Grenfell council plans maximum tax increase amid blaze-related pressures
Kensington and Chelsea Council is to vote on proposals to increase council tax by the maximum 2.99% for the majority of the borough from April.
The council dealing with the aftermath of the Grenfell Tower fire is planning to increase its council tax by the maximum amount as it continues to face pressures relating to the blaze.
Kensington and Chelsea Council (RBKC) is to vote on proposals to increase council tax by the maximum amount of 2.99% for the majority of the borough from April due to “rising costs and inflation”.
There are also plans to top up charges with money ring-fenced for social care by the maximum 3% in order to meet “significant additional expenditure” for Grenfell-related adult social care.
Much uncertainty exists around the cost of undergoing support for former residents and others affected by the Grenfell Tower fire Chris Buss, council director of finance
The proposals were set out in a financial report approved by the leadership team on Monday evening.
It will go before the full council for a vote on March 7.
If accepted, it will be the second increase in council tax since it was frozen in the 2009/10 financial year.
The report, by director of finance Chris Buss, noted: “Much uncertainty exists around the cost of undergoing support for former residents and others affected by the Grenfell Tower fire.
“These combined with other liabilities which may arise with respect to this tragic event represent a major and persistent risk to the council’s finances.”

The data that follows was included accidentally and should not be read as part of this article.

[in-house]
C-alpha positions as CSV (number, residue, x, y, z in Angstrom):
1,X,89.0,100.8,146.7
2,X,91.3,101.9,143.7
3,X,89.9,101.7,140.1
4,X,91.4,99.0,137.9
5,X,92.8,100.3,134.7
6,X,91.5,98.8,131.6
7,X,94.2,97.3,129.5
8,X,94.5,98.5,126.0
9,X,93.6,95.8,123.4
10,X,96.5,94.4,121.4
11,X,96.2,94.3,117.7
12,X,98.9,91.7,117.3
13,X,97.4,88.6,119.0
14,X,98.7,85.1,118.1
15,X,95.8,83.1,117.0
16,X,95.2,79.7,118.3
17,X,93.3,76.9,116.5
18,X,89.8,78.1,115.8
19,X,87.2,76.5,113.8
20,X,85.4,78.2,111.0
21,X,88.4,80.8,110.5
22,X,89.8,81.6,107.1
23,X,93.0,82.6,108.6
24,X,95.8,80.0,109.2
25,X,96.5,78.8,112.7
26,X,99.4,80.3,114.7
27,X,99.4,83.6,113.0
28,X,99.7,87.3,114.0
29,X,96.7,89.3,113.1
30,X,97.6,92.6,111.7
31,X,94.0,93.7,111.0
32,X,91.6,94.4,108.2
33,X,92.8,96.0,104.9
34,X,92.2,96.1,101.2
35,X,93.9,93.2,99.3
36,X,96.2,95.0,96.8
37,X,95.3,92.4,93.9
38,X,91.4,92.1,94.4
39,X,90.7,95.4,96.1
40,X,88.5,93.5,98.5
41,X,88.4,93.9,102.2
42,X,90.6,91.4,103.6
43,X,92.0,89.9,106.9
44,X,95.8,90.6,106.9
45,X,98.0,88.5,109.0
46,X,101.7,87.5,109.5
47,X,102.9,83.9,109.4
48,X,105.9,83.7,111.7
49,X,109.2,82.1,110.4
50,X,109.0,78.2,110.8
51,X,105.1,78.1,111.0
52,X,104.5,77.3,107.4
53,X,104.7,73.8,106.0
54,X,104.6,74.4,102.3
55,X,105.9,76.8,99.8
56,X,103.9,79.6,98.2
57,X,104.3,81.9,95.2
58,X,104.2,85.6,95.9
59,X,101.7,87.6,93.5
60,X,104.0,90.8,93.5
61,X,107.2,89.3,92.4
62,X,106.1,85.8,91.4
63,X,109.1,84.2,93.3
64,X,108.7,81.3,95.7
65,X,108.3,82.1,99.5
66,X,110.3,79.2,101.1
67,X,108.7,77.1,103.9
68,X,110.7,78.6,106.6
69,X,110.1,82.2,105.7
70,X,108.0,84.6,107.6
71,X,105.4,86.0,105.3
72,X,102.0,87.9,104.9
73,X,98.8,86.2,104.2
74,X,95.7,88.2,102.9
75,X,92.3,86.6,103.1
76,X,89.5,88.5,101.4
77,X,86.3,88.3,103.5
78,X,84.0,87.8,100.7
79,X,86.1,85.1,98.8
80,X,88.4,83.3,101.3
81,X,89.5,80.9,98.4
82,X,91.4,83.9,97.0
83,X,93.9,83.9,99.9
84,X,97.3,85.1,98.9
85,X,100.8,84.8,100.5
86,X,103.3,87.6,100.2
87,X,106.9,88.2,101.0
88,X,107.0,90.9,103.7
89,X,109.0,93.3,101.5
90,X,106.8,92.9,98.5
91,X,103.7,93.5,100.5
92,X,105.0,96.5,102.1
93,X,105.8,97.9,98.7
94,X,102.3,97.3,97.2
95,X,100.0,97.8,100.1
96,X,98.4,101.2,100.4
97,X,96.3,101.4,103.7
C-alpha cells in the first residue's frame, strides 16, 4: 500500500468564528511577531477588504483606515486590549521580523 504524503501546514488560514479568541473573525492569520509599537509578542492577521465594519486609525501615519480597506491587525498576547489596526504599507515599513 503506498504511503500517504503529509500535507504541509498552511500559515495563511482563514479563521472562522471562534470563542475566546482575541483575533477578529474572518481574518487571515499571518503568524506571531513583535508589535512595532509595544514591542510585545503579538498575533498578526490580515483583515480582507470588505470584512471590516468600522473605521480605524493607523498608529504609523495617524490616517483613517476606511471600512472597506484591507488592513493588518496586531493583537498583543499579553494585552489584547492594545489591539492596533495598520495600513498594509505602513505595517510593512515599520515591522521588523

The report said that, while most costs would be met through reserves, some would be ongoing and it “is not unreasonable that these costs should be met from general ongoing taxation”.
It added that the rise would be “not dissimilar to that faced by most residents in other London boroughs”.
Councillor Elizabeth Campbell, leader of Kensington and Chelsea Council, said: “Like many other councils across the UK, our funding is decreasing and our costs are increasing.
“We will be asking for an extra 3% to invest in support for those who are disabled, elderly, at risk, or in poverty.
“This extra social care funding will also contribute to the future Grenfell response – a unique health challenge for this borough and its residents.”
We will be asking for an extra 3% to invest in support for those who are disabled, elderly, at risk, or in poverty Elizabeth Campbell, council leader
She added the team “did not take this decision lightly” and that payments for a band D property would rise by £47 a year – less than £1 a week.
RBKC estimates that Grenfell will cost around £88.5 million in revenue over the period to March 2019.
The local authority estimates it will have spent around £51 million in its response to the fire as of March 31 – £21.534 million from its reserves.
It forecasts Grenfell spending over the next financial year will cost £36.753 million, £34.485 million of which will be drawn from its reserves.
It is budgeting a further £8 million per year for 2019-20 and 2020-21.
This does not include the £235 million committed by the local authority to rehousing victims, survivors, and families from the wider North Kensington area.
The forecast means RBKC is set to become the fifth poorest London borough in terms of its reserves compared against its net revenue spending. In 2017, it was the richest.
Its reserves are projected to more than halve by April 2019, with around £62 million estimated to be in its coffers at that point, compared to £171.270 million just months before the fire.
In December, a review by the Chartered Institute of Public Finance and Accountancy (CIPFA) of the council’s medium-term financial strategy found that would not reduce reserves to an “inappropriate level, given the uncertainty and risks still outstanding”.